I couldn’t put this book down. A historical thriller set in 1794 featuring Laurence Jago, a reluctant spy addicted to Black Drop, trying to survive in London on the edge of violence.
I received a free review copy from Serpent’s Tail/Viper/Profile in exchange for my honest, unedited feedback.
Publication Date: 14 October 21
Publisher Serpent’s Tail/Viper/Profile Books
Genre: Historical Fiction.
In 1794, Laurence Jago is an ambitious clerk at the Foreign Office but has a secret- well a few secrets- which could lead to him being tried for treason. He becomes a suspect when a highly sensitive letter is leaked to the press which could cause a major blow to the British Army’s war effort When Laurence discovers the body of another clerk, the blame is conveniently shifted but he knows the clerk is innocent. Can Jago find the true culprit without incriminating himself or falling into addiction?
I couldn’t put this book down and found myself hooked into reading late into the night with each new revelation and twist of which there are many!
We know from the start that this is the written confession of Laurence Jago, in 1794, who has succeeded in keeping his spying and his French ancestry a secret from the Foreign Office. The confession adds an extra layer of peril and tension to the story as Jago’s fate is difficult to predict through the course of the book.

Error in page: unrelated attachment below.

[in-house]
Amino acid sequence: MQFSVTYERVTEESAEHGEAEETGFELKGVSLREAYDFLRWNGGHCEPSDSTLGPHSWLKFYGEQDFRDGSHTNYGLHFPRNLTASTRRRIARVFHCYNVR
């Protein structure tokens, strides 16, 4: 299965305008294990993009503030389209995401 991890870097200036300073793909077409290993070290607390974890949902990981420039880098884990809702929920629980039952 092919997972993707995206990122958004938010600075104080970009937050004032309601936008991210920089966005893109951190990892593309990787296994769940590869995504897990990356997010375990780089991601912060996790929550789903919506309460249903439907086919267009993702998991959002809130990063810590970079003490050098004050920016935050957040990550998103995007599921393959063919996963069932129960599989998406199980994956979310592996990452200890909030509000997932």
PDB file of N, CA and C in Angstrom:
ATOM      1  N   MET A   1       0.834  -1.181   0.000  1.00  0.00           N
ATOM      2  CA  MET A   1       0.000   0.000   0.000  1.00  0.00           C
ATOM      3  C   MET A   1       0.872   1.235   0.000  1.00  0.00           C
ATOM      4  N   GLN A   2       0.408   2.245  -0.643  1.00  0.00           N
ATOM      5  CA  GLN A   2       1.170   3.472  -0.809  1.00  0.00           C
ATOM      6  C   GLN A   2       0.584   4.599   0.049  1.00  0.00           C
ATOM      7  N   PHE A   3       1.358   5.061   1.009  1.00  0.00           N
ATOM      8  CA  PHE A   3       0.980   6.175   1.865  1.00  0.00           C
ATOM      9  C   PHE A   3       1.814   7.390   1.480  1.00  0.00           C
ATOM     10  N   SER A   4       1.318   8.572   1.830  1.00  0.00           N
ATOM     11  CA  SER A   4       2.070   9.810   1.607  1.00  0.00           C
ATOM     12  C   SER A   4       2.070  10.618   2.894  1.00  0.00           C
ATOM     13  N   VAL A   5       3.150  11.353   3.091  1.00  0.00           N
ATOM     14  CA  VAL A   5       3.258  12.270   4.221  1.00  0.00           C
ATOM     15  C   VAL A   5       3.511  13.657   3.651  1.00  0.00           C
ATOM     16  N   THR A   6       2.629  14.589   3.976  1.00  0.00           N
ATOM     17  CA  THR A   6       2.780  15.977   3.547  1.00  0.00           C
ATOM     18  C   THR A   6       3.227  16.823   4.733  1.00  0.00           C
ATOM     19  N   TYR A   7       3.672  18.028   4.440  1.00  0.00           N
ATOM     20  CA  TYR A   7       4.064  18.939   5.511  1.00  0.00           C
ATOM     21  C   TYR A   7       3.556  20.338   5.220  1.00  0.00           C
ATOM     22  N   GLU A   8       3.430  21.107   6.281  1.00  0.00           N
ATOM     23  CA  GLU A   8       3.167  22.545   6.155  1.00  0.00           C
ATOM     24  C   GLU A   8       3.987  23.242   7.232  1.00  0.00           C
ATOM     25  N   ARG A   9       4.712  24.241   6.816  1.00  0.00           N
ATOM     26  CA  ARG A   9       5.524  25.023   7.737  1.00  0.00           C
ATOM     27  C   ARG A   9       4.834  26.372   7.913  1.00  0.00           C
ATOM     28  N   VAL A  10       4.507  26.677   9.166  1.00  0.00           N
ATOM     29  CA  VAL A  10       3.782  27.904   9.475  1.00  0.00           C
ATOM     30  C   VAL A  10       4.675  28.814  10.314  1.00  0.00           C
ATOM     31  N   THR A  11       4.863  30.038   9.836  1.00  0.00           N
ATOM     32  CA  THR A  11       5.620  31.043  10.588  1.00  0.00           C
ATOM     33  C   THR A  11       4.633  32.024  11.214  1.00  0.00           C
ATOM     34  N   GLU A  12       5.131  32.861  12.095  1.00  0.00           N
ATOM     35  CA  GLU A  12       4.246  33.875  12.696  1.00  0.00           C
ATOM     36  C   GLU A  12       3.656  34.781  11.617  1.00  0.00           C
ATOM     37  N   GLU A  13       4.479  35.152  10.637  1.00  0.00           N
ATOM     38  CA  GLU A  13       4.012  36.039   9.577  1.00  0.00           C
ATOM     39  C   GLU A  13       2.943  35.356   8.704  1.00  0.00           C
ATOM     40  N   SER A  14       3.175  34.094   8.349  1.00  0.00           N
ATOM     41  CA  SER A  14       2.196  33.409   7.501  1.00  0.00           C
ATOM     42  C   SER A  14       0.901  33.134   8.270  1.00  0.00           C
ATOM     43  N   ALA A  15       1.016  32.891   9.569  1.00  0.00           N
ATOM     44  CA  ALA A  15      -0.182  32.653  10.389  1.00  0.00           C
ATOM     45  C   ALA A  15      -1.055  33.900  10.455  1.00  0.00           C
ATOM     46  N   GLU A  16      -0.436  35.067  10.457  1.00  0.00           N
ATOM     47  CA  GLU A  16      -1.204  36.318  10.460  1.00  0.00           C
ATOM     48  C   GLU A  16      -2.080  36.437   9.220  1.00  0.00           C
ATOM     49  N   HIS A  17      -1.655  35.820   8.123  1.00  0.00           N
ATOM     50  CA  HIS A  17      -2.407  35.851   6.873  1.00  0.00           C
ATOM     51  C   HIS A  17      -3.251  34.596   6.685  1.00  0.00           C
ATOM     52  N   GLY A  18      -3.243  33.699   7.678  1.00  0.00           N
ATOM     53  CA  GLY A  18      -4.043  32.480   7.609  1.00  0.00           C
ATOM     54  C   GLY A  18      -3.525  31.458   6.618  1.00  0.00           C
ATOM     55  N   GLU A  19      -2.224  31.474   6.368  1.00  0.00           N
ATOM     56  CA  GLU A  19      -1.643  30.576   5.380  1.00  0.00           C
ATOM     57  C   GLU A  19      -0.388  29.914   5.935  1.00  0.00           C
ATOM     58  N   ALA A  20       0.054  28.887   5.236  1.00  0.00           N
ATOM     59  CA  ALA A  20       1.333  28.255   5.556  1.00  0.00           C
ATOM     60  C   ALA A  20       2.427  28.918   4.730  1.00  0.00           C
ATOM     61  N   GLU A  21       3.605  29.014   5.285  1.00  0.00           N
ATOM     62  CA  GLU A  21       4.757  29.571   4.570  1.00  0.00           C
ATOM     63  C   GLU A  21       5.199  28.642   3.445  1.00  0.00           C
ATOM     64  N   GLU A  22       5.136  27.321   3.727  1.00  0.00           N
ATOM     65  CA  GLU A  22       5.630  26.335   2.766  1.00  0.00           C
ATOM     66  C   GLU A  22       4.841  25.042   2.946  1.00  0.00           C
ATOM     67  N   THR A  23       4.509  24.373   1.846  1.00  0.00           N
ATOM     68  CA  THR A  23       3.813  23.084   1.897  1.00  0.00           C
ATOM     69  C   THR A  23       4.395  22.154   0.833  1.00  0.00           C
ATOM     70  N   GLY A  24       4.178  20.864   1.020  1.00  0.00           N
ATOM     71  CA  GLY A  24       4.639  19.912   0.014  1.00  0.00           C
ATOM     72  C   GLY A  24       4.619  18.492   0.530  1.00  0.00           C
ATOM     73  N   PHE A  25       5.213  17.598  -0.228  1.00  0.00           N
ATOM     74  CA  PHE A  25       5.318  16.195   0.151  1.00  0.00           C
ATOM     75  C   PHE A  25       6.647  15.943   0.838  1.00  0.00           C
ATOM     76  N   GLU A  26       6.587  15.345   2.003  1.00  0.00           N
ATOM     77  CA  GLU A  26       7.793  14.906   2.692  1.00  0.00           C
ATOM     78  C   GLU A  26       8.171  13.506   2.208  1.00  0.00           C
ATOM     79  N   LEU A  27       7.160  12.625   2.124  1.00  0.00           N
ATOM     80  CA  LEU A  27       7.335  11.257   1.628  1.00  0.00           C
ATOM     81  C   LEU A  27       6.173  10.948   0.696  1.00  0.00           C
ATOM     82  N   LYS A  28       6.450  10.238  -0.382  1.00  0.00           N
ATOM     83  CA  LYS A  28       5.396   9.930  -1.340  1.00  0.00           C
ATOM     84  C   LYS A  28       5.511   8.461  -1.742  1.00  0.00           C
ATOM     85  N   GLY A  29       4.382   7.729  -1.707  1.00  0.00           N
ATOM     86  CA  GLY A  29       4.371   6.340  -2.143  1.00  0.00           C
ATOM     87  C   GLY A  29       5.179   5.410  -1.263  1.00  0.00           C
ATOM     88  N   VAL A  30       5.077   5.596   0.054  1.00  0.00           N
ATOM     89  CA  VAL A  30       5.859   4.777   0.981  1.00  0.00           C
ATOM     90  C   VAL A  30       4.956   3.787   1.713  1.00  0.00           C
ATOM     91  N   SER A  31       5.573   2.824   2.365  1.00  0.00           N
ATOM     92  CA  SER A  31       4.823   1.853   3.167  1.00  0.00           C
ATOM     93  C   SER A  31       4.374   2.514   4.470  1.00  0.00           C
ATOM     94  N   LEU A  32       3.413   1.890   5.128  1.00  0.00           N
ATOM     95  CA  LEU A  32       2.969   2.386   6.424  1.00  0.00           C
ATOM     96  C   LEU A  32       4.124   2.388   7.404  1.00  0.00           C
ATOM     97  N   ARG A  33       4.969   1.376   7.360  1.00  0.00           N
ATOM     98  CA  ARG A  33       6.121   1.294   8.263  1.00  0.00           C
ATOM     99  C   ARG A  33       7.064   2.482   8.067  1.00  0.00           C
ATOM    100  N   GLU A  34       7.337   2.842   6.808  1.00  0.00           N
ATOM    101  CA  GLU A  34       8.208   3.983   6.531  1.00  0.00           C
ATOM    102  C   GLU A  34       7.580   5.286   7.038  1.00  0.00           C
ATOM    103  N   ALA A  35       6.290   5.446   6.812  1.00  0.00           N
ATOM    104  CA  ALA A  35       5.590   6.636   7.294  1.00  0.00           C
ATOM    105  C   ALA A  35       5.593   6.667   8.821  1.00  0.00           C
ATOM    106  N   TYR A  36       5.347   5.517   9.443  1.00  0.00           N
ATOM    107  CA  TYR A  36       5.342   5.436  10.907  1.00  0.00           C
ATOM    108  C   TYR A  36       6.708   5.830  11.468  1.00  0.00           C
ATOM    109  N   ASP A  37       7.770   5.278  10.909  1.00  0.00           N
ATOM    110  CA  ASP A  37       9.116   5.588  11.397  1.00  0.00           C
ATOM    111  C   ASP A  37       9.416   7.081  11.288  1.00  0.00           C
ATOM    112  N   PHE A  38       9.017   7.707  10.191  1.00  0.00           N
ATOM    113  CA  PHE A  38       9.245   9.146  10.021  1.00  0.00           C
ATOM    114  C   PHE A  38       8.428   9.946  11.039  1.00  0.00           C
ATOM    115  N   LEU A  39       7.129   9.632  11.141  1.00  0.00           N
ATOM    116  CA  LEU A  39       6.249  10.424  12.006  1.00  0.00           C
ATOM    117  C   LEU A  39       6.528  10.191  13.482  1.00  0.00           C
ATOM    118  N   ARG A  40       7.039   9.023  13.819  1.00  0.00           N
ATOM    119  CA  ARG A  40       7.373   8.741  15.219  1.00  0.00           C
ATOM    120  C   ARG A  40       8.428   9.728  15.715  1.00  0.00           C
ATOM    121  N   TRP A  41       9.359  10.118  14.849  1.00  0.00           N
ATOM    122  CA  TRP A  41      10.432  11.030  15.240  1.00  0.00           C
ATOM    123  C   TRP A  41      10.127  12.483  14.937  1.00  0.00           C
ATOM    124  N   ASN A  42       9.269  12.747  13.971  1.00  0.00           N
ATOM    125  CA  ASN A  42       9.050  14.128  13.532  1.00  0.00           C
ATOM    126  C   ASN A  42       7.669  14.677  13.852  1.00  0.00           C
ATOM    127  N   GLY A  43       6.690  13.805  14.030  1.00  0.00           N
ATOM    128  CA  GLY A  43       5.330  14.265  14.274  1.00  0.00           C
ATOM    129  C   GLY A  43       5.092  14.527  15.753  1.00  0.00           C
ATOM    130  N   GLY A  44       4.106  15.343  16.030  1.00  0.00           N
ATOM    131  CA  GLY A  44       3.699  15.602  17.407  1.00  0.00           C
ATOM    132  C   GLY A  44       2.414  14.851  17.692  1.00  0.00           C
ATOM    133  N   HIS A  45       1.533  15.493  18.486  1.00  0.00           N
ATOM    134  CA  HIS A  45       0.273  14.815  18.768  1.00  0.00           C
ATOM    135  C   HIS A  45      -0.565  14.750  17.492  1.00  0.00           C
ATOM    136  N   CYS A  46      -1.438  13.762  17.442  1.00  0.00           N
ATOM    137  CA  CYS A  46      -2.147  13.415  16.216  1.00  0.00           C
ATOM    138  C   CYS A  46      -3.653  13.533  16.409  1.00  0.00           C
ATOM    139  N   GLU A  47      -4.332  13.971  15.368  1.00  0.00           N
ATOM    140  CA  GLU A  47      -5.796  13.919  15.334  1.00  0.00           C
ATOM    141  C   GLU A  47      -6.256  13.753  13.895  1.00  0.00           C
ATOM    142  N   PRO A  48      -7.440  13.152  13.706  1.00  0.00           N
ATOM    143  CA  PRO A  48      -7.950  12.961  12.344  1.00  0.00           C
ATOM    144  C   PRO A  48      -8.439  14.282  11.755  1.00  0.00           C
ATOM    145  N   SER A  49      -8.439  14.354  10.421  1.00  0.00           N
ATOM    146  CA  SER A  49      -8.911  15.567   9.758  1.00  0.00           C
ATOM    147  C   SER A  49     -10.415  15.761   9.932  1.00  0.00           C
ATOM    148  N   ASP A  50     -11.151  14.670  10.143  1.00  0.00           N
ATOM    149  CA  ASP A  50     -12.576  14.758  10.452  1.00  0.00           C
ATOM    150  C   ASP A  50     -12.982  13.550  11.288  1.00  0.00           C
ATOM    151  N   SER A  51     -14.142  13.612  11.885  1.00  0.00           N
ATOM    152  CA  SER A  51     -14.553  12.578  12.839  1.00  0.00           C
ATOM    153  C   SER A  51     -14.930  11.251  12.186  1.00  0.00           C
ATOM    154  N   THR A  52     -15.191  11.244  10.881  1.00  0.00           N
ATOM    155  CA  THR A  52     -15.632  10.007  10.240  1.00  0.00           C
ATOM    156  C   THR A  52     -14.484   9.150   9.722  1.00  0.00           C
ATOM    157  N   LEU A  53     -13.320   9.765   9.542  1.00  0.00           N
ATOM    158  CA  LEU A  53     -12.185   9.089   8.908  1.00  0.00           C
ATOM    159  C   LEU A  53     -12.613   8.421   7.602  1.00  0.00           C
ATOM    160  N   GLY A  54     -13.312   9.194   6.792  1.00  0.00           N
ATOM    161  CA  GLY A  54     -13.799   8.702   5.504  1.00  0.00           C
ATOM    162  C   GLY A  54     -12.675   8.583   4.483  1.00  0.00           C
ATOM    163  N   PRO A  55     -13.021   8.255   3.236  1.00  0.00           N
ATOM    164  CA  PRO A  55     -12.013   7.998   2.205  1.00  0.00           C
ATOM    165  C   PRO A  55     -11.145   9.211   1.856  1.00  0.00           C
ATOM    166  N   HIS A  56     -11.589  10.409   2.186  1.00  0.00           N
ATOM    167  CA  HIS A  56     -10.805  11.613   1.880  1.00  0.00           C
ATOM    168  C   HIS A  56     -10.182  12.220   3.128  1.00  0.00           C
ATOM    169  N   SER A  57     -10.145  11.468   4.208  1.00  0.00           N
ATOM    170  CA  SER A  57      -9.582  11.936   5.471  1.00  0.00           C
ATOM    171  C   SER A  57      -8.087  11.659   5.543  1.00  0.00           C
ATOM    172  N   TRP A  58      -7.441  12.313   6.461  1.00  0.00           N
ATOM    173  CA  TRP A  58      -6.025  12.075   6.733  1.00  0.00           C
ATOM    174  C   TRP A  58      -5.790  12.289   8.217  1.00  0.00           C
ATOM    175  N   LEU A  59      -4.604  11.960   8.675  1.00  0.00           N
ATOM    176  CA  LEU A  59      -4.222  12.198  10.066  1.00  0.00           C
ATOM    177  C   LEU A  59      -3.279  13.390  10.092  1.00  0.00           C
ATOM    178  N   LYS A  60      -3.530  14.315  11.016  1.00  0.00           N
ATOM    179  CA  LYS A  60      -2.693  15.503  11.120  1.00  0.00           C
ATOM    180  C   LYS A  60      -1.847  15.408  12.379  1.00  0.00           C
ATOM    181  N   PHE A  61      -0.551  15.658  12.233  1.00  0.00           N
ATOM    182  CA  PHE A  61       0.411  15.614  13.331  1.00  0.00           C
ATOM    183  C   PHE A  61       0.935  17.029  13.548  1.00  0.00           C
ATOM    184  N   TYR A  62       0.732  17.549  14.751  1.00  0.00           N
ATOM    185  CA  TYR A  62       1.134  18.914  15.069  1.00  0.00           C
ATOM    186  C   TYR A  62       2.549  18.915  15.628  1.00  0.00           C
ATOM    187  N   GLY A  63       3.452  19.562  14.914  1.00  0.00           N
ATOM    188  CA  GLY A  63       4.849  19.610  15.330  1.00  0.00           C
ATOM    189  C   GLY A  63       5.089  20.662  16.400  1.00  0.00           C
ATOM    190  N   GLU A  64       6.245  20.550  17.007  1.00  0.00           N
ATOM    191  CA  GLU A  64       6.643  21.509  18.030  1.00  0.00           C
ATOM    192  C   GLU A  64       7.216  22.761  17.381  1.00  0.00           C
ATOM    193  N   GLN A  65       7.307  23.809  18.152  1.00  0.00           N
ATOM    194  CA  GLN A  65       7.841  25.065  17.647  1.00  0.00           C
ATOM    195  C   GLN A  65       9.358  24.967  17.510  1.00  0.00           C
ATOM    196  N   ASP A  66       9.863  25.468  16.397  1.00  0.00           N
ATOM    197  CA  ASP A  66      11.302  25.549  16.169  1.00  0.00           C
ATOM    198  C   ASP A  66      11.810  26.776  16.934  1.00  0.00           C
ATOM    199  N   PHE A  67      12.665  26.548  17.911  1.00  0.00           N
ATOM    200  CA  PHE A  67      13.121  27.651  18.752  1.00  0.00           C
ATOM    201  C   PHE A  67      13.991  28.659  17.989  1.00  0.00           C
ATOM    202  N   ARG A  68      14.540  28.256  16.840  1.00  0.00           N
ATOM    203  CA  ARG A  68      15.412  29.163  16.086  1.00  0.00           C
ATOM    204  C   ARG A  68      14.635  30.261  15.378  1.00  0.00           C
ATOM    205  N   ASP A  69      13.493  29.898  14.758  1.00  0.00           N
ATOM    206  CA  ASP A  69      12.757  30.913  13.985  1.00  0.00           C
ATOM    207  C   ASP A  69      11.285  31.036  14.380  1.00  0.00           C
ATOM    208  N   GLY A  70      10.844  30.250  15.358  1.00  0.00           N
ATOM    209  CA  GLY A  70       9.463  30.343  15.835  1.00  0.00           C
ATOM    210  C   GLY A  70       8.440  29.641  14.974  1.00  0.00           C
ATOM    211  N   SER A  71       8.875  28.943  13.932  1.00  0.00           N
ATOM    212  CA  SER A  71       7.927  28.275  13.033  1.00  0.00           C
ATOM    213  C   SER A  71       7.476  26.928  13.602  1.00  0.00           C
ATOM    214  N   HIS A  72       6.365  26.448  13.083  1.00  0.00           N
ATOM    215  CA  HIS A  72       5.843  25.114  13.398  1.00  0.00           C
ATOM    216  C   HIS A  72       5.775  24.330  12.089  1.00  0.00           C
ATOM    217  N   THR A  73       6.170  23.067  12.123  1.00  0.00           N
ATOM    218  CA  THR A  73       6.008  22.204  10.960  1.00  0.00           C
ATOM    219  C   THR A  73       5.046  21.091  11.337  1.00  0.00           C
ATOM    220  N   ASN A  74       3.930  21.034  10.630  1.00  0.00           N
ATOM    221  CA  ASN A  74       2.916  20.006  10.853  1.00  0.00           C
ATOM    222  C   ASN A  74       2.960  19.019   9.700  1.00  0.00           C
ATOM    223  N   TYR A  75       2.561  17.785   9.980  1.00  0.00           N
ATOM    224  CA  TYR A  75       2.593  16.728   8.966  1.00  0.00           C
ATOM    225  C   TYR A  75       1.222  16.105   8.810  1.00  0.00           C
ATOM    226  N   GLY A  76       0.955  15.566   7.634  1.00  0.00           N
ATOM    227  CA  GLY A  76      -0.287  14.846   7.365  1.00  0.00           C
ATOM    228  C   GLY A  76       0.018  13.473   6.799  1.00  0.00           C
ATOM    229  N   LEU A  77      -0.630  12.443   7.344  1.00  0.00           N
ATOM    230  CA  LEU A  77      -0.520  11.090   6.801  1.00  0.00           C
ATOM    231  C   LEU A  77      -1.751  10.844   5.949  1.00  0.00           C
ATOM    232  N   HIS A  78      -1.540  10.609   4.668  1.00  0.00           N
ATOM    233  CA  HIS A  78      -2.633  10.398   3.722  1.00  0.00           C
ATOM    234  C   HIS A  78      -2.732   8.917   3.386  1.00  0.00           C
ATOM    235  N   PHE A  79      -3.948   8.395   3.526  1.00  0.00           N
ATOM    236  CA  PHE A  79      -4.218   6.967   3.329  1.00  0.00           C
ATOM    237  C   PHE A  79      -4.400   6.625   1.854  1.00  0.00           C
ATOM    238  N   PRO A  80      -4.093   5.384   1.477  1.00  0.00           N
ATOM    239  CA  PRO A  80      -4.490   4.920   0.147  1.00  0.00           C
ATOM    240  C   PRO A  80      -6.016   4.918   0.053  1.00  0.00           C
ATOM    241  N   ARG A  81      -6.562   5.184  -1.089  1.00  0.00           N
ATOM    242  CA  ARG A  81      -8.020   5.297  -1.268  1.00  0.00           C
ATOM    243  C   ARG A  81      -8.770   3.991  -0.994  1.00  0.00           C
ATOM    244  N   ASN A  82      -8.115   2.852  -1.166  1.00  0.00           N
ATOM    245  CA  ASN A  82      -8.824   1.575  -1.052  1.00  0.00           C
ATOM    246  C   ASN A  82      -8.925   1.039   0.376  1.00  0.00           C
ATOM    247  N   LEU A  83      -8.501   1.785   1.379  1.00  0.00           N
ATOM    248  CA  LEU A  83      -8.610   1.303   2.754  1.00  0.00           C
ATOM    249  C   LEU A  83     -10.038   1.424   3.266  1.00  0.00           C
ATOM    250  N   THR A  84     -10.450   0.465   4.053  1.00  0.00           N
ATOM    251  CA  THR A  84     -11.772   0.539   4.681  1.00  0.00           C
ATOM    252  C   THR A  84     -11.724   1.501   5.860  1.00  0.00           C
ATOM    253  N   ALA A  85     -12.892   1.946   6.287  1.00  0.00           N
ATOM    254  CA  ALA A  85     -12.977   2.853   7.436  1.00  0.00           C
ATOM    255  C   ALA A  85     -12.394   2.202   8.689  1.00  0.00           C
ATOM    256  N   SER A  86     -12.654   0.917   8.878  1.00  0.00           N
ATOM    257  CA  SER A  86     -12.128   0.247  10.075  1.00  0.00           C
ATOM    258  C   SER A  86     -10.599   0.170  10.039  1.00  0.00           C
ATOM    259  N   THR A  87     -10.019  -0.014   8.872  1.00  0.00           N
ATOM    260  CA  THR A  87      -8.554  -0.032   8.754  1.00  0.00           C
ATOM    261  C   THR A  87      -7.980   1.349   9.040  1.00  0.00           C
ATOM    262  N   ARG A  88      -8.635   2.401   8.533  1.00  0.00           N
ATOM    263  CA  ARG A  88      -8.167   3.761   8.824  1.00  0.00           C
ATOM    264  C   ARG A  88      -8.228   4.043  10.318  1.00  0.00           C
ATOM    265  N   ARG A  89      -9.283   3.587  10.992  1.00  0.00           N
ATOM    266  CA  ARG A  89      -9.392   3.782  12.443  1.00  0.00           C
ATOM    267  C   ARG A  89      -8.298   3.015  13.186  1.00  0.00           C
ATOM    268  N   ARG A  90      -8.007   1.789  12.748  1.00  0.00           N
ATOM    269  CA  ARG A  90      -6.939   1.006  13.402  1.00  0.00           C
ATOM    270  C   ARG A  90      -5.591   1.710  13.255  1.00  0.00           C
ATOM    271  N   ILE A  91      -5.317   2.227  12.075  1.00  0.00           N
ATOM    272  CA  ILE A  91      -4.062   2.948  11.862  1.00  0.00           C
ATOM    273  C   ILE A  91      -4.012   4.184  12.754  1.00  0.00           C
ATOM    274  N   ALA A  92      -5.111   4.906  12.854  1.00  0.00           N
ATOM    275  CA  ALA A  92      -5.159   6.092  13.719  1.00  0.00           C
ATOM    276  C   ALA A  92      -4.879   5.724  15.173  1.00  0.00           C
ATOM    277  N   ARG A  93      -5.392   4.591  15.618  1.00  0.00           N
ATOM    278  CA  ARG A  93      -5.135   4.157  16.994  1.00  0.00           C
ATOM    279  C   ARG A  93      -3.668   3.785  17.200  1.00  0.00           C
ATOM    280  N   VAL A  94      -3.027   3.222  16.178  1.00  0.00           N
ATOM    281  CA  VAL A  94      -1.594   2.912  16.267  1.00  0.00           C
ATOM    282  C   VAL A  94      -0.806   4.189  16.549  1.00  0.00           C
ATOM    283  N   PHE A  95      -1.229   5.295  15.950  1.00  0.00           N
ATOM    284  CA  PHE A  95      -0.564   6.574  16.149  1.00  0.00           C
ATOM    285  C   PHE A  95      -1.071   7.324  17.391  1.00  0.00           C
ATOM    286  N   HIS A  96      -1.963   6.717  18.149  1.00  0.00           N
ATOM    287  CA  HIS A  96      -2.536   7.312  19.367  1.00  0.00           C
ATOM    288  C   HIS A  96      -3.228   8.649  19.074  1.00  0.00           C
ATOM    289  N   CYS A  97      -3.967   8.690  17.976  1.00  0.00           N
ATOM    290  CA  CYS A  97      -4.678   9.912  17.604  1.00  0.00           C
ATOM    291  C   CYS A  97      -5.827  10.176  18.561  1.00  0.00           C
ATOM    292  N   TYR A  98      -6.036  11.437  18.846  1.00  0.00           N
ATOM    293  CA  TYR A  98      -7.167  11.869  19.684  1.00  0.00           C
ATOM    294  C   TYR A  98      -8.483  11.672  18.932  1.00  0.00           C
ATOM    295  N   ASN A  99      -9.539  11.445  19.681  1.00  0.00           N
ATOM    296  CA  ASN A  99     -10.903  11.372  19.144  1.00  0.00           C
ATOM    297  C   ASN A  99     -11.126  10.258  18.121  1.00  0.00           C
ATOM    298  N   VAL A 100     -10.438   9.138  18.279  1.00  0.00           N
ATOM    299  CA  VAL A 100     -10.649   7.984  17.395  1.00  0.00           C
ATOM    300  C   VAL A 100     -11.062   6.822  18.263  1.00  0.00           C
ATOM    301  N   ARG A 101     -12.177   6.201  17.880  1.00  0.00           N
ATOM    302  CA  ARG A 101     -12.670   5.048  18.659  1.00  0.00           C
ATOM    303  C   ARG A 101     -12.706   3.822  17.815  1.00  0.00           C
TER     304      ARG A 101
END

Jago is a flawed character, impulsive and rushing headlong into danger, opens his mouth when he shouldn’t and is full of repressed emotions which he tries to ease with the help of Laudanum. He is not the usual slick, sophisticated spy but is more human, sympathetic and all too realistic. His slow descent into addiction was realistically described.
The author seamlessly blends historical and fictional characters with their own agenda confounding poor Jago. Philpott and Theodore Jay provide humour and enhance this potentially dark story, I was fascinated by the author’s note at the end of the book about Lord Grenville and his networks of spies but also how some of the stranger events in the book were based on true events.
The writing clearly evocates the atmosphere of 1794 London and I could almost feel the grime and filth of the streets of London. The descriptions bring to life the differences between the offices of Downing Street and the seediness of the back streets of London and a rural, pre-industrial England. I haven’t read much fiction based in this time so the French revolution’s impact on England, the signing of a treaty between Britain and the new USA and the Anglo-French war felt fresh and new, Unfortunately, the xenophobia and prejudice sound all too familiar.1794, was a time when far too few people were allowed to vote and the political struggle to try and change this form another important strand in the book and neatly dovetails into the main plot.
Hanging, references to suicide and addiction.
Perfect for fans
Who like spy thrillers or historical crime in a historical setting with plenty of twists and turns. This reminds me of some of the earlier books in the Shardlake Series by C.J Sansome.
Five stars- I loved this book and I would happily read more books by this author particularly if they are about Lord Grenville’s spies and his spy network.